Medically assisted sex? How ‘intimacy coaches’ offer sexual therapy for people with disabilities

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‘For me, the sex is obviously why I’m seeking this out, but I’m also seeking services like this out because … I feel the need to be touched, to be kissed,’ says Spencer Williams.

[F]or years, Spencer Williams felt he was missing something in his love life.

The 26-year-old Vancouver university student and freelance writer has cerebral palsy. He says he meets lots of potential sex partners but had trouble finding what he was looking for.

“I always refer to my wheelchair as it comes to dating … as a gigantic cock block,” he says. “It doesn’t always get me to the places I want, especially when it comes to being intimate.”

“I thought, if something didn’t happen now, I was going to die a virgin.”

So he Googled “sexual services for people with disabilities.”

That’s how Williams found Joslyn Nerdahl, a clinical sexologist and intimacy coach.

‘Intimacy coach’ Joslyn Nerdahl says sex can be healing.

“I answer a lot of anatomy questions. I answer a lot of questions about intercourse, about different ways that we might be able to help a client access their body,” says Nerdahl, who moved from traditional sex work to working as an intimacy coach with Vancouver-based Sensual Solutions.

“I believe [sex] can be very healing for people and so this was a really easy transition for me, to make helping people with physical disabilities feel more whole.”

Sensual Solutions is geared toward people with disabilities who want or need assistance when it comes to sex or sexuality. It can involve relationship coaching, sex education or more intimate services. They call the service “medically assisted sex.” It costs $225 for a one-hour session.

Nerdahl notes that some people with disabilities are touched often by care aids or loved ones who are assisting with everyday activities such as getting dressed or eating.  But her clients tell her that despite that frequent physical contact, the lack of “erotic touch” or “intimate touch” can leave them feeling isolated, depressed or even “less human.”

‘Help a client access their body’

Nerdahl says each session with a client is different, depending on the person’s level of comfort and experience, as well as his or her particular desires and physical capabilities.

Williams says his sessions might start with breathing exercises or physio and move on to touching, kissing and other activities.

An intimacy coach may help a client put on a condom or get into a certain position.

A session might also involve “body mapping,” Nerdahl says, describing it as “a process of going through different areas of the body, in different forms of touching, to figure out what you like and what you don’t like.”

Social stigma

Sex and sexual pleasure remains a taboo topic when it comes to people with disabilities.

For Williams, accessing this service is about more than sexual pleasure. But it’s about that, too.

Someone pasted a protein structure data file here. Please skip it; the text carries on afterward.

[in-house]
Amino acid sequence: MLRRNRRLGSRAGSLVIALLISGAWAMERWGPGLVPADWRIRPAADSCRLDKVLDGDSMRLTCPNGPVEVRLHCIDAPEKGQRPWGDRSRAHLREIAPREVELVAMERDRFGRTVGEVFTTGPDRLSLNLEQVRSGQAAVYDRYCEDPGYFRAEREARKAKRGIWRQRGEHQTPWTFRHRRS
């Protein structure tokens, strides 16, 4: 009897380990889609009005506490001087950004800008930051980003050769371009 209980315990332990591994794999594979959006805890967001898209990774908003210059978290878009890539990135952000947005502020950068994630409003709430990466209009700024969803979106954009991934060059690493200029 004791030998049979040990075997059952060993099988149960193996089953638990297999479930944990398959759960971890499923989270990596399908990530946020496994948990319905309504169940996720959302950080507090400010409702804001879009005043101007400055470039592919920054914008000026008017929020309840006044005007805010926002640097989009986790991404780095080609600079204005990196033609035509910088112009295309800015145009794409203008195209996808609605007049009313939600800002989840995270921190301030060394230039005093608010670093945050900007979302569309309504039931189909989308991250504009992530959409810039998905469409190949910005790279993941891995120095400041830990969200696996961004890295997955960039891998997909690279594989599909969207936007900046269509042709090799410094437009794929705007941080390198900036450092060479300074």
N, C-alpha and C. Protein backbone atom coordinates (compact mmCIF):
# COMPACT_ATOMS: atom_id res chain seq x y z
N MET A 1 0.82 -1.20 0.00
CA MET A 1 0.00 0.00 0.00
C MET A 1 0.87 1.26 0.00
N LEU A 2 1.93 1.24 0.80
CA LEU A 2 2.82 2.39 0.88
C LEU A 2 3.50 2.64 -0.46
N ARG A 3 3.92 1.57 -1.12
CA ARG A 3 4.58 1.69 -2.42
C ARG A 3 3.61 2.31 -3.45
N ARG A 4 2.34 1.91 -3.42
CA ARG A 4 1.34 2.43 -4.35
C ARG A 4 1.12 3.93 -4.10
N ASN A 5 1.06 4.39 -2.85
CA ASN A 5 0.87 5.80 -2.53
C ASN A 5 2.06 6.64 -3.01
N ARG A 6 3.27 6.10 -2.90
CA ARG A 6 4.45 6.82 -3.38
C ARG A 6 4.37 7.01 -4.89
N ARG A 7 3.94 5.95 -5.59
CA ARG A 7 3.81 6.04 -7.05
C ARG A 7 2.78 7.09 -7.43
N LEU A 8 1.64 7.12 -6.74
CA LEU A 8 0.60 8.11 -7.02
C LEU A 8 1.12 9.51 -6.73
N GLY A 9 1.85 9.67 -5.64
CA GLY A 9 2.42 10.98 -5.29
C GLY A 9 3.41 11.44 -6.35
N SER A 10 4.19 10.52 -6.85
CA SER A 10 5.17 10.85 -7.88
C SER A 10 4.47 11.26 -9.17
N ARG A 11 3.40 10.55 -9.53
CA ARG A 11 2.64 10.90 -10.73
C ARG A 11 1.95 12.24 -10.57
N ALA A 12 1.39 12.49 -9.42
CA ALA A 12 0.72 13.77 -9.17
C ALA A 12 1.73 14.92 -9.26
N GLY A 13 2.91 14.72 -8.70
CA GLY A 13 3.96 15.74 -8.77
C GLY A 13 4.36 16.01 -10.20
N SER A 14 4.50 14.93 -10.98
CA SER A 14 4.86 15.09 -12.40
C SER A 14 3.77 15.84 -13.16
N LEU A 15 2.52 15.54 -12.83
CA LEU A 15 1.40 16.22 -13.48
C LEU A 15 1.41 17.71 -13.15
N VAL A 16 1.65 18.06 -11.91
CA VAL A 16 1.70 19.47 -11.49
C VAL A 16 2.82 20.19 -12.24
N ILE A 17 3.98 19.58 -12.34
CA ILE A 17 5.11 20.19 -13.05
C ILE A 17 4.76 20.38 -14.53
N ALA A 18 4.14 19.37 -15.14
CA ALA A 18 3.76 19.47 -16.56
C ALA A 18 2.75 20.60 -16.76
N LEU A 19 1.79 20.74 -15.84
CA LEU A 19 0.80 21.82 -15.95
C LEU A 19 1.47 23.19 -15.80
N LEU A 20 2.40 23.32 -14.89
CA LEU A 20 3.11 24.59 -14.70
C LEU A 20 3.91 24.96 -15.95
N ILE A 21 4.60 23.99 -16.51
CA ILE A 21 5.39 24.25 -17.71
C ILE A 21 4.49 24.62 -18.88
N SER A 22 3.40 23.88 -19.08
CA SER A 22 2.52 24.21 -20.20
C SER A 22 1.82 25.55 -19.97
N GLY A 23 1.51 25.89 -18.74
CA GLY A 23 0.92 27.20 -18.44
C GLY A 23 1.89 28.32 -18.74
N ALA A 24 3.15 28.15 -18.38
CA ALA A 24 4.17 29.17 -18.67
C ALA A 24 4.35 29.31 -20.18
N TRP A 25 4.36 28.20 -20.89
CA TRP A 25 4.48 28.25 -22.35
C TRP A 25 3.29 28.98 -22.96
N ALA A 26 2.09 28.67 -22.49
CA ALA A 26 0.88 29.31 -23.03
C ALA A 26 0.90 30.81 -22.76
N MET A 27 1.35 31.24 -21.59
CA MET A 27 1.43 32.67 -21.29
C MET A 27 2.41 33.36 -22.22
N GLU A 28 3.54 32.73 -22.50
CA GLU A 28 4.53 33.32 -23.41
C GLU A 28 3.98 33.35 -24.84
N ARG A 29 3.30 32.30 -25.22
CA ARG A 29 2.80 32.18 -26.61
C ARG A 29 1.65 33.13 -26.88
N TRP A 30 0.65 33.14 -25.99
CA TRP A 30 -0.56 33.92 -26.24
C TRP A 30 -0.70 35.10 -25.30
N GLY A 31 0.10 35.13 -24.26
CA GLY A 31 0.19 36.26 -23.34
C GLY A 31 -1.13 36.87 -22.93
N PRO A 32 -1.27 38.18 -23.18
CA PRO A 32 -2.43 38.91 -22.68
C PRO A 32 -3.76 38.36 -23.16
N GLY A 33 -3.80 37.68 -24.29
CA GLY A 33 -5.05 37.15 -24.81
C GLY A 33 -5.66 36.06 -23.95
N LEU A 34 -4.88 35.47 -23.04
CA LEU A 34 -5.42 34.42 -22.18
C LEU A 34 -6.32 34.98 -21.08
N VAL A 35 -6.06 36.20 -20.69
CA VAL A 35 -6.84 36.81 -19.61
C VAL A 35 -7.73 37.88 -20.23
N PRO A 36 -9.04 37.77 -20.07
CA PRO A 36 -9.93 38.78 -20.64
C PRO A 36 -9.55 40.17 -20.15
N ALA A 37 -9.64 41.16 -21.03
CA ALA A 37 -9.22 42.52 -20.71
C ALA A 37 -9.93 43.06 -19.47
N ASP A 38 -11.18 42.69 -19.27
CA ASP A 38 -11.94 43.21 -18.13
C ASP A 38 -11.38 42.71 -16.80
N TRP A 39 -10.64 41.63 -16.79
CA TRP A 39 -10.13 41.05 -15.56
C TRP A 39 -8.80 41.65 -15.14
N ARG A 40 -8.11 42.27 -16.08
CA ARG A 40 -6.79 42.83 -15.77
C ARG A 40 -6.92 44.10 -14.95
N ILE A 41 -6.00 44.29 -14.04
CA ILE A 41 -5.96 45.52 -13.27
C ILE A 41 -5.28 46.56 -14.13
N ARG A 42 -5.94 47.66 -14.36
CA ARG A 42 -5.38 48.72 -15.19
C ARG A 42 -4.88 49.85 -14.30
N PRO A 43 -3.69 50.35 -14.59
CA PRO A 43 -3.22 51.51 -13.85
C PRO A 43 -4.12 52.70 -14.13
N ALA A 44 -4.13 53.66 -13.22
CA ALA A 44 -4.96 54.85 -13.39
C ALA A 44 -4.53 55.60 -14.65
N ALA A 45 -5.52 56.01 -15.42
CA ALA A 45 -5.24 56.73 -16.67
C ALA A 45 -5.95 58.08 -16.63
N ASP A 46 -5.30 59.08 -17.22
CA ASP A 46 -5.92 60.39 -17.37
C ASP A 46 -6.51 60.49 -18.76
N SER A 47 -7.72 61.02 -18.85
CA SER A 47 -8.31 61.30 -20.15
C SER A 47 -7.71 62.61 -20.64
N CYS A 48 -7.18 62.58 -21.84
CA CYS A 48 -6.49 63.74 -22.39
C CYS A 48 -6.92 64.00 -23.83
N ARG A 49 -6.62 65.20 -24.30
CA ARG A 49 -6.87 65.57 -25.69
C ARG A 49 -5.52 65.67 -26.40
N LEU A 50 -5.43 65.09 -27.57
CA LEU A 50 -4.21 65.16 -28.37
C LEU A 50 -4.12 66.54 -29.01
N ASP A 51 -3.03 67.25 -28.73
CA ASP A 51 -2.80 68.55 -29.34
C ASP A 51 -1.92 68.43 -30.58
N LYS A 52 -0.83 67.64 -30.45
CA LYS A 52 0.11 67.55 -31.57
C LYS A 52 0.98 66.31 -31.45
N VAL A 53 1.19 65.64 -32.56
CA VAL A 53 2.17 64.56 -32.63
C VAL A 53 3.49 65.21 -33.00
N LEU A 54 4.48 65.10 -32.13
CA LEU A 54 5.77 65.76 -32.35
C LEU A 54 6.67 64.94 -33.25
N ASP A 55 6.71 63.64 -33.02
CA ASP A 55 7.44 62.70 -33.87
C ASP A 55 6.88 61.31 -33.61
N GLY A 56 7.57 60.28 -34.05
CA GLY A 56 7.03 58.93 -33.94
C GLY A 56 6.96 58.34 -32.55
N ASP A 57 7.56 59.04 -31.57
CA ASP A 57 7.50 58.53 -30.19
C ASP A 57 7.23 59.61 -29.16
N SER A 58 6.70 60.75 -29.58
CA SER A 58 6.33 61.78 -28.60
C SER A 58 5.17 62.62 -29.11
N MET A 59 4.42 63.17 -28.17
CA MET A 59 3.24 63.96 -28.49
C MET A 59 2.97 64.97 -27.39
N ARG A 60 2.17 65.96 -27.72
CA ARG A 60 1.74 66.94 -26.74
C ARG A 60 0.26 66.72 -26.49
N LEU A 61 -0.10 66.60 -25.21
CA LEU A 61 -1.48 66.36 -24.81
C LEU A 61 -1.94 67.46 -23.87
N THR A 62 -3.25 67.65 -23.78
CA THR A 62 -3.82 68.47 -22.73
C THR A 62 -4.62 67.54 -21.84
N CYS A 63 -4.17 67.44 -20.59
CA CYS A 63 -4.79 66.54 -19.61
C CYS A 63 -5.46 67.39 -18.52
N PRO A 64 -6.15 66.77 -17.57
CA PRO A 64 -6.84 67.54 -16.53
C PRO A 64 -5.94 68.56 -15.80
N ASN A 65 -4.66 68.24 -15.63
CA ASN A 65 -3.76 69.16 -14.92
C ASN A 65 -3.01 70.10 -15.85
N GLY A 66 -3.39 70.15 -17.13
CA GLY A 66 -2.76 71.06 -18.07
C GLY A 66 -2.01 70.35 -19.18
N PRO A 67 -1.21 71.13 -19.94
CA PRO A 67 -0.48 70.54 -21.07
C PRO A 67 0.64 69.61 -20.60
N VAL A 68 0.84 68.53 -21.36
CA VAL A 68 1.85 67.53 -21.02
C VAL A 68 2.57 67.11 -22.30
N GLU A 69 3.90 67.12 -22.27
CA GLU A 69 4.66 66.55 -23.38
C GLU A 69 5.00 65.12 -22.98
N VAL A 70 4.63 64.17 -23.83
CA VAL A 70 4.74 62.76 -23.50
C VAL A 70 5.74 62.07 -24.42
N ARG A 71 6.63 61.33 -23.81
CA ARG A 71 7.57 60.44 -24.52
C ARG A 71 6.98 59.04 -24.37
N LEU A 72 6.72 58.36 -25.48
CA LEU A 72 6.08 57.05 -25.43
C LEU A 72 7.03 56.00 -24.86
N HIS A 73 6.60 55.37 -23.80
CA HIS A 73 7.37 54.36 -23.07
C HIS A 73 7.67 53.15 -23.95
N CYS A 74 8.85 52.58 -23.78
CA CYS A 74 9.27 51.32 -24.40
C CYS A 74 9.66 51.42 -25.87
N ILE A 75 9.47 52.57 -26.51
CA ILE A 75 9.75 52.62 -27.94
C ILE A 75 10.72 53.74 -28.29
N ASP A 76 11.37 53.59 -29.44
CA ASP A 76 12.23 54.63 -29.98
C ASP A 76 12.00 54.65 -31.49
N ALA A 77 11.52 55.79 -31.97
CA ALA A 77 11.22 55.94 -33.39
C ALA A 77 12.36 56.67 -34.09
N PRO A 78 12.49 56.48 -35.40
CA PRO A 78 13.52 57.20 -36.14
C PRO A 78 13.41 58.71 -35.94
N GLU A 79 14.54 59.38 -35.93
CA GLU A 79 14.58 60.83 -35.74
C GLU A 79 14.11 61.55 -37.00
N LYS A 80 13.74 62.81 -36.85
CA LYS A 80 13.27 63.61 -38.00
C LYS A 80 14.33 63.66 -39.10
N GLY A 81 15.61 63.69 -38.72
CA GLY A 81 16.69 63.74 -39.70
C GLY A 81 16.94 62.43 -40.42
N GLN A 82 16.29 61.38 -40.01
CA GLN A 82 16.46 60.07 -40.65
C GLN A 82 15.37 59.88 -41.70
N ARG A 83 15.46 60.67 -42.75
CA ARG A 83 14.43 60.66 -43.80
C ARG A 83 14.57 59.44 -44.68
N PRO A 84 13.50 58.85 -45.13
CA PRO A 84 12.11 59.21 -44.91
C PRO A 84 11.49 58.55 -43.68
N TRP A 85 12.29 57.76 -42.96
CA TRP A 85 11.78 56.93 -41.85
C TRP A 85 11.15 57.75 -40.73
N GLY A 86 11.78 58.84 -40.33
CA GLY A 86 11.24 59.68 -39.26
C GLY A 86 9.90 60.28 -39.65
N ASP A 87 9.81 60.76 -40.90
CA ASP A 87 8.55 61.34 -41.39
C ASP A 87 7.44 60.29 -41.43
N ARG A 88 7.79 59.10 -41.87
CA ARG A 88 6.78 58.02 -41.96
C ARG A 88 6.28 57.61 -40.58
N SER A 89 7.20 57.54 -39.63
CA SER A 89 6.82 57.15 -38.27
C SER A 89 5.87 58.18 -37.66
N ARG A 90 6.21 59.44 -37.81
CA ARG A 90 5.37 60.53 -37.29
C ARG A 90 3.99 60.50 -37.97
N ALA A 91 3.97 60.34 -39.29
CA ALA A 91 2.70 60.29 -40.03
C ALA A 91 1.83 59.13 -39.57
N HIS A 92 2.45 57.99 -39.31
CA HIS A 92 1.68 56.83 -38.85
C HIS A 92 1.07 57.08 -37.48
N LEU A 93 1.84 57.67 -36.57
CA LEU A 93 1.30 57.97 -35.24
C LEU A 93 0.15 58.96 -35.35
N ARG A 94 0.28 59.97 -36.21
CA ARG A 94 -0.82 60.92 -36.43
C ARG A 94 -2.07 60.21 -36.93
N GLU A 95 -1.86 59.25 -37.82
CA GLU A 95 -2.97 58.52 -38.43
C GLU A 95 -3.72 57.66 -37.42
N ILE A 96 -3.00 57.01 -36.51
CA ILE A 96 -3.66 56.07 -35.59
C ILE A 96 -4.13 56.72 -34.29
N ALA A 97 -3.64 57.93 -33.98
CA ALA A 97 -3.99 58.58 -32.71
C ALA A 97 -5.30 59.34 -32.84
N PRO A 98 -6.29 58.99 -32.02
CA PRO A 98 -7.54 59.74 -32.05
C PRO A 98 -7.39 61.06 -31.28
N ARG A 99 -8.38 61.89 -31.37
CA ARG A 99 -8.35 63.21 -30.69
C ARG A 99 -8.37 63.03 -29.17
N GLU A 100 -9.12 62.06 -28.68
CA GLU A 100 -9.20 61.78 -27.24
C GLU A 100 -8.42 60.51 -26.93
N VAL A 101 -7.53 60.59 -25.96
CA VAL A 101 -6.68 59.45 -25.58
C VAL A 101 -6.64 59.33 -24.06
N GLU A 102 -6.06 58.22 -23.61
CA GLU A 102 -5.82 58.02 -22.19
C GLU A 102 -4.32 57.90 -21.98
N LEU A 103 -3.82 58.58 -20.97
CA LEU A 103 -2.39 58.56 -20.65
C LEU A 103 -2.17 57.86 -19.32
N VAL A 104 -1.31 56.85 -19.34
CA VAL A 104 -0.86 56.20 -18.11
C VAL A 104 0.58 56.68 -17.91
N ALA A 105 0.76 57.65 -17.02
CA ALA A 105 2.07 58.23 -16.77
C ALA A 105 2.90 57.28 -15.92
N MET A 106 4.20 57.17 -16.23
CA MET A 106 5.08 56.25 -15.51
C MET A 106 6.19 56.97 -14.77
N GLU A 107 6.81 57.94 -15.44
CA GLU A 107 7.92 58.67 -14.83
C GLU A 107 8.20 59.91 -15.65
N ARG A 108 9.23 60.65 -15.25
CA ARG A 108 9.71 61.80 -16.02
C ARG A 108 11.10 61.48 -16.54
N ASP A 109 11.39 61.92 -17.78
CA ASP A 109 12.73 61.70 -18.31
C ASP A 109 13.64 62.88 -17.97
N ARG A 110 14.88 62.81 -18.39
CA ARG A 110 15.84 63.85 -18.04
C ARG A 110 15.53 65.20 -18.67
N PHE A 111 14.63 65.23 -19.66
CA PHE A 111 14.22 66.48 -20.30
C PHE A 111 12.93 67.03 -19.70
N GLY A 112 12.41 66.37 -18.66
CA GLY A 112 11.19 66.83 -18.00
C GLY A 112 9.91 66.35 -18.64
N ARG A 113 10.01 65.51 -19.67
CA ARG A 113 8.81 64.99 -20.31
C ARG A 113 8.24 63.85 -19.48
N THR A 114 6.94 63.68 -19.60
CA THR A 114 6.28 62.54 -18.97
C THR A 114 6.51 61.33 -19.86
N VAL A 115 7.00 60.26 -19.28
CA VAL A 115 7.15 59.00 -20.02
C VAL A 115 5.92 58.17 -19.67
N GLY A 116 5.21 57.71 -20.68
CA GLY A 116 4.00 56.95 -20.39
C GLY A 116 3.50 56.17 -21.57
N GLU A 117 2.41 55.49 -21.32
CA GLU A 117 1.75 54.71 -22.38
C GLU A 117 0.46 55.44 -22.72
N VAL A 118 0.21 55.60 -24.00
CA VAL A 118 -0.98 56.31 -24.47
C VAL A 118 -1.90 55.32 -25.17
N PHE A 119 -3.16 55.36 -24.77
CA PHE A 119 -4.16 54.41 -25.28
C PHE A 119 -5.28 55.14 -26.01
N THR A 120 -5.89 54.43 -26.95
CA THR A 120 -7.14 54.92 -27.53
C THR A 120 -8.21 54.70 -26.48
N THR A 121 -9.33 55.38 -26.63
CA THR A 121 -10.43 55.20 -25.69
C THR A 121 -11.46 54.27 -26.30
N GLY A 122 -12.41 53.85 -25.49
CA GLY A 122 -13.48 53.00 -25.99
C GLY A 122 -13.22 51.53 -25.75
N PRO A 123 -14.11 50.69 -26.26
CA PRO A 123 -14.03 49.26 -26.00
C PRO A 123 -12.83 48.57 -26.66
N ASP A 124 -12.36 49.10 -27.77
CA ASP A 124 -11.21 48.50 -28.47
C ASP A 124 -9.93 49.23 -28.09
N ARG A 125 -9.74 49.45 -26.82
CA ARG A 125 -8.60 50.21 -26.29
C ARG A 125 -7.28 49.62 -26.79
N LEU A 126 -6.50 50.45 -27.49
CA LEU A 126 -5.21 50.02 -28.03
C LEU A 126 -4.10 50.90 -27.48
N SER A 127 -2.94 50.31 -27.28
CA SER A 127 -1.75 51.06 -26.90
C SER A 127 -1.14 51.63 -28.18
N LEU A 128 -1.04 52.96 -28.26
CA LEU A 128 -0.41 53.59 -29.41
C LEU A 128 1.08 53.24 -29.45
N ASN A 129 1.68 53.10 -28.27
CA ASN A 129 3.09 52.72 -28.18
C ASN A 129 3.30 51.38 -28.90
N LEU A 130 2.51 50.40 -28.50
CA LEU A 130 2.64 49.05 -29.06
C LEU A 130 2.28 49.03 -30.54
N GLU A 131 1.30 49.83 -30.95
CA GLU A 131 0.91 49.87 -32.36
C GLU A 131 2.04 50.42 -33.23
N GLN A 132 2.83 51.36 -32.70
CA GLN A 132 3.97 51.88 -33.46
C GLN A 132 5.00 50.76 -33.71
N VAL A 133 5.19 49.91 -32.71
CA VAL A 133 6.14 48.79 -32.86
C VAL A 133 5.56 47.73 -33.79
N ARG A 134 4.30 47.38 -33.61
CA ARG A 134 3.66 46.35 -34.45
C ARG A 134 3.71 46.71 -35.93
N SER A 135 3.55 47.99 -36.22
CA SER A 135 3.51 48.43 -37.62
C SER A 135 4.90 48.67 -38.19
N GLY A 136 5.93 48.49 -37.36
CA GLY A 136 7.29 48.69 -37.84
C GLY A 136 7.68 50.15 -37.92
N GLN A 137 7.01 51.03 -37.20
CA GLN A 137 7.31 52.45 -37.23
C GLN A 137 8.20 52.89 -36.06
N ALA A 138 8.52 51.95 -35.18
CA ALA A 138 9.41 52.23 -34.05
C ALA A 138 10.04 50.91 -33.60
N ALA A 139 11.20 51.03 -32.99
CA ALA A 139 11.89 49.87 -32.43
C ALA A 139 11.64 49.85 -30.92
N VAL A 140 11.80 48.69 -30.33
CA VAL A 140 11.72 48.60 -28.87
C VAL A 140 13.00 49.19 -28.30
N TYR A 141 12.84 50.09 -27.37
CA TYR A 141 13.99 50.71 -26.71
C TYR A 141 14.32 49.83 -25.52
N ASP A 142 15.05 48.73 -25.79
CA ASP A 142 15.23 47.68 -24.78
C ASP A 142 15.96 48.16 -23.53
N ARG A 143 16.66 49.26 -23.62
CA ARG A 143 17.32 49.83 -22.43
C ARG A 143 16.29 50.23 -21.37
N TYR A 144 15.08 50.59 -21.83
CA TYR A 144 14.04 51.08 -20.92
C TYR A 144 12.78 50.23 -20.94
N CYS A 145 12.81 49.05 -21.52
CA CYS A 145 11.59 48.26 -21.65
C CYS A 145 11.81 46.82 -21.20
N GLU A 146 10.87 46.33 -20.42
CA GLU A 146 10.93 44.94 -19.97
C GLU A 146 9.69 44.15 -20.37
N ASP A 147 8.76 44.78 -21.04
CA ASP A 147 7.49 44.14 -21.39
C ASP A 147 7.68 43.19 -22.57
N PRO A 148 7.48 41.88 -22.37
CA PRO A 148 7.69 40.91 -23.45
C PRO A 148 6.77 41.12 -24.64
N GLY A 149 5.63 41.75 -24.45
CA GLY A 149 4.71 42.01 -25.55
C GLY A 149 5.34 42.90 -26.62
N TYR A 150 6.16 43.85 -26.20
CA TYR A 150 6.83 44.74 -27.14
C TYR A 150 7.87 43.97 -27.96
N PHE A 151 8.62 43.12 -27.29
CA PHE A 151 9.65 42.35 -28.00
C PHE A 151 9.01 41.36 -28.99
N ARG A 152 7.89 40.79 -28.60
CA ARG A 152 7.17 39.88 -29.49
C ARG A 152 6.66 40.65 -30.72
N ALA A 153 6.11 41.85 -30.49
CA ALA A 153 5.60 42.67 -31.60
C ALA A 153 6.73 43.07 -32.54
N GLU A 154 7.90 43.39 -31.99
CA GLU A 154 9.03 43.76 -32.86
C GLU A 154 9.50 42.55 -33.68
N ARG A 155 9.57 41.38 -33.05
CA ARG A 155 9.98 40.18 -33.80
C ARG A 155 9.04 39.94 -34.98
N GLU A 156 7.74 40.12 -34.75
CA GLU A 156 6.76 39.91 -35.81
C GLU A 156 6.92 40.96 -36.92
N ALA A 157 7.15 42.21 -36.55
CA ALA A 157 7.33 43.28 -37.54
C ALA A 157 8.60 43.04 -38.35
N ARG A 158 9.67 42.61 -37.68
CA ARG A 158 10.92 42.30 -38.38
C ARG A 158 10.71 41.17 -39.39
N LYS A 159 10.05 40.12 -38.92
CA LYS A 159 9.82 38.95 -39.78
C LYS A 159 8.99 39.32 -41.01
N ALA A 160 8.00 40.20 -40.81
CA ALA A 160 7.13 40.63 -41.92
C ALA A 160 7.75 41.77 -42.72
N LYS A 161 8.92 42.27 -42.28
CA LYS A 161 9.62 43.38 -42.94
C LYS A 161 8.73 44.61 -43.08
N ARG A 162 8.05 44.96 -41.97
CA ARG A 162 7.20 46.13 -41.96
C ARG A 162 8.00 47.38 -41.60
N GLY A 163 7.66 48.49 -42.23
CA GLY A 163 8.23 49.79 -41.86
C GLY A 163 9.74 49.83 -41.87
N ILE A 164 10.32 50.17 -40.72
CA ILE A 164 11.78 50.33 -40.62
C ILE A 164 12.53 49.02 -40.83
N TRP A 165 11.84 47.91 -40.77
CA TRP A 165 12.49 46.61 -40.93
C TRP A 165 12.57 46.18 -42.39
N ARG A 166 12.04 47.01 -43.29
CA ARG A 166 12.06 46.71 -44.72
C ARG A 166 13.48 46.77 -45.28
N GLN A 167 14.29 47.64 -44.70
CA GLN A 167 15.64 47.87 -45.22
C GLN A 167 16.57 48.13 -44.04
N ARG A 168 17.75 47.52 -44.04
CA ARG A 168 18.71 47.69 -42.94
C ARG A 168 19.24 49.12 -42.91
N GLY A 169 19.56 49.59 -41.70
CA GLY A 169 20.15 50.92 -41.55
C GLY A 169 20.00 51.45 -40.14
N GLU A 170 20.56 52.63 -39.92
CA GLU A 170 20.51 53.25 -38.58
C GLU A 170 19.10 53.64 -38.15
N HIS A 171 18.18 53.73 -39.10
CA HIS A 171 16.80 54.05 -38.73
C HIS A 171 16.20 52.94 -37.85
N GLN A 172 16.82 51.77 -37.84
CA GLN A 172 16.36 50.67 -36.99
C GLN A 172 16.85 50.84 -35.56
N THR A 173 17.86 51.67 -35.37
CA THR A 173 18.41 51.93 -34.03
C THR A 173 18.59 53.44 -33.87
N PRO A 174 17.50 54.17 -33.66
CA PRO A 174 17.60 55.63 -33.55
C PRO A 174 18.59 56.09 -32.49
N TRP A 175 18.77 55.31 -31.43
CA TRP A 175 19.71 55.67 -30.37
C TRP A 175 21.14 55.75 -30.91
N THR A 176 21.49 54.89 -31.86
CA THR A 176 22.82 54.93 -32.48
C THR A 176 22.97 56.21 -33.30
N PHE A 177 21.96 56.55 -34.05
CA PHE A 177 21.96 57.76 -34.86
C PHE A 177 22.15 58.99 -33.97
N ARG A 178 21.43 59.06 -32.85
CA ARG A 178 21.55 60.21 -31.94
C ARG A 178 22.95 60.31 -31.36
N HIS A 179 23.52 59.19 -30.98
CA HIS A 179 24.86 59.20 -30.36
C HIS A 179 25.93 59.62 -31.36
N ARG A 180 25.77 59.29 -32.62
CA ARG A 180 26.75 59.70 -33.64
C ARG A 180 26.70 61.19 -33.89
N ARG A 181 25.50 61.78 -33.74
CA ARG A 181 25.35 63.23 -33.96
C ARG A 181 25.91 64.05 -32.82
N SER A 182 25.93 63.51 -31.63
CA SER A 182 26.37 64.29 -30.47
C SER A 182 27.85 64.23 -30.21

“[T]he sex is obviously why I’m seeking this out, but I’m also seeking services like this out because I feel the need to be close. I feel the need to connect. I feel the need to be touched, to be kissed.”

“Sometimes people … offer to sleep with me as a pity, and I often don’t appreciate that. I want things to be organic and natural,” says Williams.

He much prefers his sessions with Nerdahl, in which he is able to explore physical and emotional intimacy in a non-judgmental and supportive setting, even though it’s something he pays money for.

“I think it freaks people out when we talk about sex and disability because most of the time they haven’t thought about that person in a wheelchair getting laid,” Nerdahl says. “They just assume they don’t have a sex life because they’re in a chair, and that’s just not the case.”

Legal grey area

The stigma is further complicated because Canada’s prostitution laws have no provisions for services that blur the line between rehabilitation and sex work.

Kyle Kirkup is critical of Canada’s current prostitution laws that criminalize the sex trade regardless of context or intent.

Currently, it’s legal to sell sex and sex-related services, but illegal to purchase them. (Sex workers can be charged for advertising services or soliciting services but only if in the vicinity of school grounds or daycare centres.)

Kyle Kirkup, an assistant professor at the University of Ottawa’s Faculty of Law, calls the current laws a “one-size-fits-all approach” that criminalizes the sex trade regardless of context or intent.

The current law doesn’t include provisions for people with disabilities, or which deal specifically with services like Sensual Solutions whose intimacy coaches may come from clinical or rehabilitation backgrounds.

“A person with a disability who purchases sexual services would be treated exactly the same as any other person who purchased sex,” he says.

“So it’s a very kind of blunt instrument that doesn’t actually do a very good job of contextualizing the reasons why people might pay for sex.”

There are other countries, however, such as the Netherlands that view medically assisted sex in another way entirely; sex assistants’ services may be covered by benefits, just like physiotherapy or massage.

Complete Article HERE!

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